Handloading the AR-15 .223 with 1-in-9 twist Pt. 2
Date: Feb 29 2008
In the last issue of LoadData.com, we covered basic loading tips for the AR-15/.223 Remington rifle featuring a one-in-12-inch twist barrel. For those who did not catch that piece, let’s briefly touch on some important handloading points, points that also apply to handloading an AR-15 fitted with a one-in-9-inch twist barrel. Cases should be sized (using either a small-base or full-length sizing die) to allow cases/cartridges to chamber easily. Overall cartridge length should generally be limited to 2.260 inches to allow cartridges to function correctly in the magazine. (If they exceed this length, they tend to hang up in the magazine or won’t fit at all and jeopardize the reliability of the rifle.) A cartridge’s “trip” from the magazine to the chamber is rather rough, so bullets should be crimped in place, even those without a cannelure. Avoid mixing cases, and never use military cases with data developed for commercial cases, as dangerous pressures can result.
AR-15 rifles with a one-in-9-inch twist will stabilize bullets weighing from 55 to 75 grains. This allows them to be useful for varmint hunting and competitive on 600-yard “match” targets. In this respect, this twist is clearly the most versatile and best all-around twist rate offered in an AR-15 and explains why it is the most common in use today.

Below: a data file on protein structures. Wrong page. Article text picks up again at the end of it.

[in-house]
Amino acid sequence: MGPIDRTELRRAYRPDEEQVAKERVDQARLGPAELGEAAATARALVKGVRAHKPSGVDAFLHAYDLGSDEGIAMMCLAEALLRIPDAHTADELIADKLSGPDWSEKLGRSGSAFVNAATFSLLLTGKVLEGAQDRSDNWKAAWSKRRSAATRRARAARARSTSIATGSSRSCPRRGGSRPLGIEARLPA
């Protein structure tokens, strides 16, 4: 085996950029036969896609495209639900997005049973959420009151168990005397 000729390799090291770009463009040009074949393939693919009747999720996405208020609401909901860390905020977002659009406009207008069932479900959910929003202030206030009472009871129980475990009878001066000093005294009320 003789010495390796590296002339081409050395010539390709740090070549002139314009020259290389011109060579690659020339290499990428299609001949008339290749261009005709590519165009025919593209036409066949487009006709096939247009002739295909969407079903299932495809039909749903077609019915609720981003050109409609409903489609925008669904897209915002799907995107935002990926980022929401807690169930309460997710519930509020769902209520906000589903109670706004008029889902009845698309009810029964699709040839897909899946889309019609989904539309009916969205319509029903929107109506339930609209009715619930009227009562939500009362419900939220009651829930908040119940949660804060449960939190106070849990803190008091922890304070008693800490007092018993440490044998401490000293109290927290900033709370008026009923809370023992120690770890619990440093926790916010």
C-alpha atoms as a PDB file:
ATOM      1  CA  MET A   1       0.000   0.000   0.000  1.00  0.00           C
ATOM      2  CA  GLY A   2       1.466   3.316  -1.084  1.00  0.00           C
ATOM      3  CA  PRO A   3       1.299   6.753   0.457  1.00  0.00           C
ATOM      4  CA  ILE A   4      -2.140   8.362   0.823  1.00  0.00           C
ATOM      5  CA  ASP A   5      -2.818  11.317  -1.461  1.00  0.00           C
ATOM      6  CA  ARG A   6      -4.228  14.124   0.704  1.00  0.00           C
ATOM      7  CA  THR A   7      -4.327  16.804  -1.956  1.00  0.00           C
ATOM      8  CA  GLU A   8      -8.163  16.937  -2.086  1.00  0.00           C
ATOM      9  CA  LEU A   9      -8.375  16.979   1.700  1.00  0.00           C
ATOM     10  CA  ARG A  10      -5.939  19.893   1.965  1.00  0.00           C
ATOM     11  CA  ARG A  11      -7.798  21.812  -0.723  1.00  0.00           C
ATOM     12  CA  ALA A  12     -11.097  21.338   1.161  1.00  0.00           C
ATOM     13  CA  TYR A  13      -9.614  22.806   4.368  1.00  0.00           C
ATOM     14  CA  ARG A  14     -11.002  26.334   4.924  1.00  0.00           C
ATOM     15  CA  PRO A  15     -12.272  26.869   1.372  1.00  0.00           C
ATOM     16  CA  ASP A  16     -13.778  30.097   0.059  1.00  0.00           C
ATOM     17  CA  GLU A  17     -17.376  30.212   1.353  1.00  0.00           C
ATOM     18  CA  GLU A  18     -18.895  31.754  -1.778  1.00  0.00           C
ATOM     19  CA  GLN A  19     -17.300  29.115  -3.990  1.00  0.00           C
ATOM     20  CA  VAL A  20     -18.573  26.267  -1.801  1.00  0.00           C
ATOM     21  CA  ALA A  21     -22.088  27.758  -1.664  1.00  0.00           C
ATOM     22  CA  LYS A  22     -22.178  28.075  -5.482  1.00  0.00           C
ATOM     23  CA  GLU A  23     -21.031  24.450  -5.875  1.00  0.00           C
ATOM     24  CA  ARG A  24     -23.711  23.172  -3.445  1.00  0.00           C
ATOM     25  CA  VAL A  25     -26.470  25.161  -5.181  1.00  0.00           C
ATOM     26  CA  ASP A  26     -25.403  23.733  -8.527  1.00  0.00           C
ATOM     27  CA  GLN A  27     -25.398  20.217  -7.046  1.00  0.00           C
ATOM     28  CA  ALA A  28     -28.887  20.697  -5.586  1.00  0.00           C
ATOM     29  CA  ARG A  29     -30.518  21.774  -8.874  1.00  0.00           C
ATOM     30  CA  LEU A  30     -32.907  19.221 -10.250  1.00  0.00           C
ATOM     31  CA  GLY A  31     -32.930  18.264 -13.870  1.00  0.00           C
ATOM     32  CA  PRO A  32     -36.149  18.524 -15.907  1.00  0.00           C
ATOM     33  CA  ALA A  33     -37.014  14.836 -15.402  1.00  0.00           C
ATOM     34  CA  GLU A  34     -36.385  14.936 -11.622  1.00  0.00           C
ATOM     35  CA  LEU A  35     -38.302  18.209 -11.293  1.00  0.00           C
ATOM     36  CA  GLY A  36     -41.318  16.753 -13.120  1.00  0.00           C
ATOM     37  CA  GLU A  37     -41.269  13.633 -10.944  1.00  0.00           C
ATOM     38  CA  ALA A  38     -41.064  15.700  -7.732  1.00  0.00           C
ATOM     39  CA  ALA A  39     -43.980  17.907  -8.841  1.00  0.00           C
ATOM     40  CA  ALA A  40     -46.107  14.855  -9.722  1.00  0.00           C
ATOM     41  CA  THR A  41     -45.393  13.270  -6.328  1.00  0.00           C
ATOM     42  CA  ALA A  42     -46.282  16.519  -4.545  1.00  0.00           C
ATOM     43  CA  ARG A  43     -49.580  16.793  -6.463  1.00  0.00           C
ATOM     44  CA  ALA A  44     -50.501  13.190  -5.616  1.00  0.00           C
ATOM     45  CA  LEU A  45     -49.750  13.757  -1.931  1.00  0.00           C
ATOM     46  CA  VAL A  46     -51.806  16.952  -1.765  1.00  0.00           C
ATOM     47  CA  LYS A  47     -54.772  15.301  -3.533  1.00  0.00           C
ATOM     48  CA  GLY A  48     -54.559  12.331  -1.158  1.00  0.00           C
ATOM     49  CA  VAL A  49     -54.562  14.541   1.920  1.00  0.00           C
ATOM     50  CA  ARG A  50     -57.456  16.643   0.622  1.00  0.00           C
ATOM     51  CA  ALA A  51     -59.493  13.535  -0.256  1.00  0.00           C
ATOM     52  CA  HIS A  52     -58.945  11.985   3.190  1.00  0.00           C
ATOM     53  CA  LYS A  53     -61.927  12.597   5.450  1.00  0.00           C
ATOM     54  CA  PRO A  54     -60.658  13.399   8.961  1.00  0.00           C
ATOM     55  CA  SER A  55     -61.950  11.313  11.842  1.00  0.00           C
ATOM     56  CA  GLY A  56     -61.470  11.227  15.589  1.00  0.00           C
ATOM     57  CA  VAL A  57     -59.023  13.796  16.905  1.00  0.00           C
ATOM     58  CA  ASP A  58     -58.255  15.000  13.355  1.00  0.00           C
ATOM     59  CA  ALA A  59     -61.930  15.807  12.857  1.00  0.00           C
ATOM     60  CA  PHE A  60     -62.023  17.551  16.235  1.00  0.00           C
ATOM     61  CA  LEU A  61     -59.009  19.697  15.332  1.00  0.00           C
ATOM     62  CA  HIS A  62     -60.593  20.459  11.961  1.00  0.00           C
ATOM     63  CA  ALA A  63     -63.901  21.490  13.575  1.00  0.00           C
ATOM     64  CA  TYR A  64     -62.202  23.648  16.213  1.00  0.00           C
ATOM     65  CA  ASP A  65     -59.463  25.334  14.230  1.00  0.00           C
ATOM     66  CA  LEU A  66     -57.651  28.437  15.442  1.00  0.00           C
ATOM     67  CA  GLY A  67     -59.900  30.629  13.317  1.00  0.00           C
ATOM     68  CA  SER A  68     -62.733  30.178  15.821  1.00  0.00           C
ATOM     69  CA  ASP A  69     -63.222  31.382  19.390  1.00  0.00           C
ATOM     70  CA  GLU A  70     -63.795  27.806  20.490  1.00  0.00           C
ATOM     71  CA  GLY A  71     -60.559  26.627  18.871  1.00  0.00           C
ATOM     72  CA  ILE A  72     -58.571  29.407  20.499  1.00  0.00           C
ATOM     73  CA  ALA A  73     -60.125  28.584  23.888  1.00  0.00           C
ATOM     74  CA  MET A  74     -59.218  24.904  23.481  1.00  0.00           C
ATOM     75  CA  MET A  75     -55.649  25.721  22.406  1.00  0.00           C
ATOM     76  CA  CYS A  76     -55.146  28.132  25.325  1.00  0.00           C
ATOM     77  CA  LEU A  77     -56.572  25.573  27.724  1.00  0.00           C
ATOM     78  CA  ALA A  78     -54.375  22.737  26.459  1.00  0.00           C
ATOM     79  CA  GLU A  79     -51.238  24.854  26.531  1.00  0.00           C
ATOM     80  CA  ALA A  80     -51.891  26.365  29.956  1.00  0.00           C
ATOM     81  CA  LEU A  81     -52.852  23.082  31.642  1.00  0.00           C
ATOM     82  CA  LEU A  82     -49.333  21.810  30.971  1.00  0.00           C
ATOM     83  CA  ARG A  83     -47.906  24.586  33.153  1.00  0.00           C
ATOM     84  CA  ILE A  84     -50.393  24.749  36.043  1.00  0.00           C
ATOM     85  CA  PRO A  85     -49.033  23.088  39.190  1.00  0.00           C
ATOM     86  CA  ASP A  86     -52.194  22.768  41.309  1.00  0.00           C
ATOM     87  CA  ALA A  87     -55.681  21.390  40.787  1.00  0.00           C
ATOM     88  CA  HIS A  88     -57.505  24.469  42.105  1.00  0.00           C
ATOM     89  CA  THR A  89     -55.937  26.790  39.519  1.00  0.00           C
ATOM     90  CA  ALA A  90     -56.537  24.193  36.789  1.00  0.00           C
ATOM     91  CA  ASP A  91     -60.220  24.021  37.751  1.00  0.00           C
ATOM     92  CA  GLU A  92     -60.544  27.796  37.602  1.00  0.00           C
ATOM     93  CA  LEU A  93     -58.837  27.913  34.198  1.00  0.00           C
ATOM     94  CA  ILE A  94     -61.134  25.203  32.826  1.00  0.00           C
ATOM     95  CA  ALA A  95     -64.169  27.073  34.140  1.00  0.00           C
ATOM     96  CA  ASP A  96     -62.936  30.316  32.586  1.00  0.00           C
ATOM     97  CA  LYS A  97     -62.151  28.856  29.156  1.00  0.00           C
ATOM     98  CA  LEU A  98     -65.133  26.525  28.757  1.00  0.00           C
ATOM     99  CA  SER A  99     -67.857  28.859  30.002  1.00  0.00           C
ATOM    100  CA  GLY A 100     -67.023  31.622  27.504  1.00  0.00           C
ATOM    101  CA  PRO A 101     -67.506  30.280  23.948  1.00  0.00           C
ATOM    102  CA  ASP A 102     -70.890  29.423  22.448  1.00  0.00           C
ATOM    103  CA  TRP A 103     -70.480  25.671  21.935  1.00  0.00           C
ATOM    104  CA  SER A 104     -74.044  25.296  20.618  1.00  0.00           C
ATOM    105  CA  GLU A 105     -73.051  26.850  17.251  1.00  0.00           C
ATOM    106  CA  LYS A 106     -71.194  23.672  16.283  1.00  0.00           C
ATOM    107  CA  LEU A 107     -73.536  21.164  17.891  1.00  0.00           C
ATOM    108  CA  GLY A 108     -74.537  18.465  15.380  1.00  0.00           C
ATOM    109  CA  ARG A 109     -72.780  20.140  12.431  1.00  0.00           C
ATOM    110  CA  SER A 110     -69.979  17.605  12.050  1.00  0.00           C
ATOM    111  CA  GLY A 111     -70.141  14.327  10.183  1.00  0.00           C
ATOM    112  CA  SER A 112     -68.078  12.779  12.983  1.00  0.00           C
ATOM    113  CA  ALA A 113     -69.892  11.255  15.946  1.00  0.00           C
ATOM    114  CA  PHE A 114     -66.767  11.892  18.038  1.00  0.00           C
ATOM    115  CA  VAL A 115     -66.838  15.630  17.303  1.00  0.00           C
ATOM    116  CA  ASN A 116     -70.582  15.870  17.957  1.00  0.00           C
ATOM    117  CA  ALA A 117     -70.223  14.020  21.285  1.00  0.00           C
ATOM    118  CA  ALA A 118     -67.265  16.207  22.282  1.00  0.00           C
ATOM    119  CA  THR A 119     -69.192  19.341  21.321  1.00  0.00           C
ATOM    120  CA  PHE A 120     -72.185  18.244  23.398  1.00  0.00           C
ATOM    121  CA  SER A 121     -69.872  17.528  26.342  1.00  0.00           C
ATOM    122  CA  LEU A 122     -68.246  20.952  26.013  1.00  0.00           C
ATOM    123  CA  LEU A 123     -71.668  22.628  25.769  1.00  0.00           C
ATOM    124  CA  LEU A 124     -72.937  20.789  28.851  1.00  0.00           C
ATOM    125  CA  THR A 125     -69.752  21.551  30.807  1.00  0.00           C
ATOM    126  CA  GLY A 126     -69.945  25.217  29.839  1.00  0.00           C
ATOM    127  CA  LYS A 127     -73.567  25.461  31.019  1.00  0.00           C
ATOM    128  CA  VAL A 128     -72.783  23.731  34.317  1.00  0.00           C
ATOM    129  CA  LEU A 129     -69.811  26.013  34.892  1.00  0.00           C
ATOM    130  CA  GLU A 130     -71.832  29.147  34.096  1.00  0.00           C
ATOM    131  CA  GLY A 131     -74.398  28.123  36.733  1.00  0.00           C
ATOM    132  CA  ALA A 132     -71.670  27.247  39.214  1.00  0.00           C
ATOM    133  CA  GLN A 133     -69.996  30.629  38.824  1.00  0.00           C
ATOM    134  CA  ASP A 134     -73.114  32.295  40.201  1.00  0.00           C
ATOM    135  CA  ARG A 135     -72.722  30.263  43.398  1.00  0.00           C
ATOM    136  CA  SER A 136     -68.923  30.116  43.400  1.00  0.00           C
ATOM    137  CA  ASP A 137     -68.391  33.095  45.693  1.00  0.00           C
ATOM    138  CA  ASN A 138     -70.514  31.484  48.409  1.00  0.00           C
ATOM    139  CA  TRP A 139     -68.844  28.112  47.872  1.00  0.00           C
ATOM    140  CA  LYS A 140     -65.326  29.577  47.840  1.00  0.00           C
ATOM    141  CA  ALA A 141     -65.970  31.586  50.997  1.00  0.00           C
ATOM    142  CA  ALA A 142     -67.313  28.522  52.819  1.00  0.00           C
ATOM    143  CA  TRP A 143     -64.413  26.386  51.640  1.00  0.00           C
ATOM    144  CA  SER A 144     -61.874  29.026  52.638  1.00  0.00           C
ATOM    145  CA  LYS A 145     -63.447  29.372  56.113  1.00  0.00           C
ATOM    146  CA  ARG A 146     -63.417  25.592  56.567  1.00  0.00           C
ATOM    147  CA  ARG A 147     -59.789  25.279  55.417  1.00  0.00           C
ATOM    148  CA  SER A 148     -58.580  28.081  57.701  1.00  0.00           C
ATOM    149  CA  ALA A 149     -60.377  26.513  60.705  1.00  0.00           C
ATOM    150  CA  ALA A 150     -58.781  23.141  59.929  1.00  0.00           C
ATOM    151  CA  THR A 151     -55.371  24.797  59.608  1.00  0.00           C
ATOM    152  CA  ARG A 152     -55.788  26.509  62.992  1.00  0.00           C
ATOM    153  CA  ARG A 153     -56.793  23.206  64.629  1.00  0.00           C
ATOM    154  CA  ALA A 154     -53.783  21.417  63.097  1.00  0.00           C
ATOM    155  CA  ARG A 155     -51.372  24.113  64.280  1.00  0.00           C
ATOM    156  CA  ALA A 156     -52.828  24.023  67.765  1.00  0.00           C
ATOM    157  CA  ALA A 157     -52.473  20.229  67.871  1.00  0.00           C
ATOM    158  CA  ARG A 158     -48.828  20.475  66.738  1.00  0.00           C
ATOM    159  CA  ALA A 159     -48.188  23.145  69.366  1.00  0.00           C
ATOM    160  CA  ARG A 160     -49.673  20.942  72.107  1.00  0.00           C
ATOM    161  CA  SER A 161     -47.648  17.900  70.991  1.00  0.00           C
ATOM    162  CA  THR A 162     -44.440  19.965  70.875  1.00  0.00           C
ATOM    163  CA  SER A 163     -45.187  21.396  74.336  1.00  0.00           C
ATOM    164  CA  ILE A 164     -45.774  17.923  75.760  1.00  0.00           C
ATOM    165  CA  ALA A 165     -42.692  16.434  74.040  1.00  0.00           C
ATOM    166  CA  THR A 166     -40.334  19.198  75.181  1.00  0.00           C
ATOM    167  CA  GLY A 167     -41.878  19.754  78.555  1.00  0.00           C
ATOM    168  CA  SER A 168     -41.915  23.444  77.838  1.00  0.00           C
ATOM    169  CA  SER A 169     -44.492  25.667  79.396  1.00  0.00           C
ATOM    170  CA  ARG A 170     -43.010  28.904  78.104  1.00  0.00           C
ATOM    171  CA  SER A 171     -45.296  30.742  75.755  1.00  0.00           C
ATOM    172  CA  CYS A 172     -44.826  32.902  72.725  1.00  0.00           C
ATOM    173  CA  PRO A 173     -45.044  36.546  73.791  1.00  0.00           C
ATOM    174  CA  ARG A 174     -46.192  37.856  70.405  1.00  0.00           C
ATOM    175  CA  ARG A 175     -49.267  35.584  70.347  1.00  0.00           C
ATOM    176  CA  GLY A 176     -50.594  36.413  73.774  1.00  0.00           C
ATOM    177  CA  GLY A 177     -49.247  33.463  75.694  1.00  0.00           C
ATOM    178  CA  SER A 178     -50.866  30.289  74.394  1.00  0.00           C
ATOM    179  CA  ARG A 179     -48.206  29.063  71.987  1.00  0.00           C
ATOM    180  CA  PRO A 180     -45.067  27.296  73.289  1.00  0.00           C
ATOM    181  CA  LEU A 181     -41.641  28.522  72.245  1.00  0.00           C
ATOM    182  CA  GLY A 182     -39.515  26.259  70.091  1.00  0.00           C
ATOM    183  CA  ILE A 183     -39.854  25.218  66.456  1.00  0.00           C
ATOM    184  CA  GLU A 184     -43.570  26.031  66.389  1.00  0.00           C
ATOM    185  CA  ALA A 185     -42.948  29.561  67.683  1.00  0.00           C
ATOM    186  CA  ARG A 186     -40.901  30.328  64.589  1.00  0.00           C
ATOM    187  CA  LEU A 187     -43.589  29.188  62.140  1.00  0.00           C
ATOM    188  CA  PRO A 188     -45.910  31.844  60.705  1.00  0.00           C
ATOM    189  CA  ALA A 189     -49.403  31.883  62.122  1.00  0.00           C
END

In the accompanying table, data for 55- to 60-grain bullets has been omitted, as all loads presented for rifles featuring a one-in-12-inch twist barrel in the last issue are also suitable for rifles with the one-in-9-inch twist. One item to be aware of is that lightly constructed frangible 55-grain “varmint” bullets can disintegrate in midair due to the high revolutions per minute (rpm) rate. Additionally, scientific tests have proven that these frangible bullets can actually be stressed in the throat/rifling wherein the jacket and core begin to separate due to high pressures (and not velocity) while still in the barrel, which can cause the bullet to come apart shortly after leaving the muzzle. If this is the case, using loads that are 5 to 10 percent below maximum might help prevent bullet break-up and allow the AR-15 to be used successfully with varmint bullets.
Avoid substituting one bullet for another of the same weight, but from a different manufacturer, especially once a load has been developed that is near maximum. For instance, it is common to develop a load with a given bullet, then switch to a bullet of the same weight from a different manufacturer. Differences in the gilded jacket, bullet profile, bearing surface and other factors can result in a significant change in pressure. This potential problem seems especially pronounced when loading the .223 Remington with 65-grain and heavier bullets. The list of suitable powders for handloading the .223 Remington is lengthy. Ball powders have become especially popular, as most meter uniformly and allow the powder to be thrown from a measure with minimal charge variances. And their performance in terms of accuracy and velocity is impressive, with many match competitors turning in impressive scores. Examples used in my data include Hodgdon H-335, H- 380 and BL-C(2), Winchester 748 and Accurate Arms AAC-2230.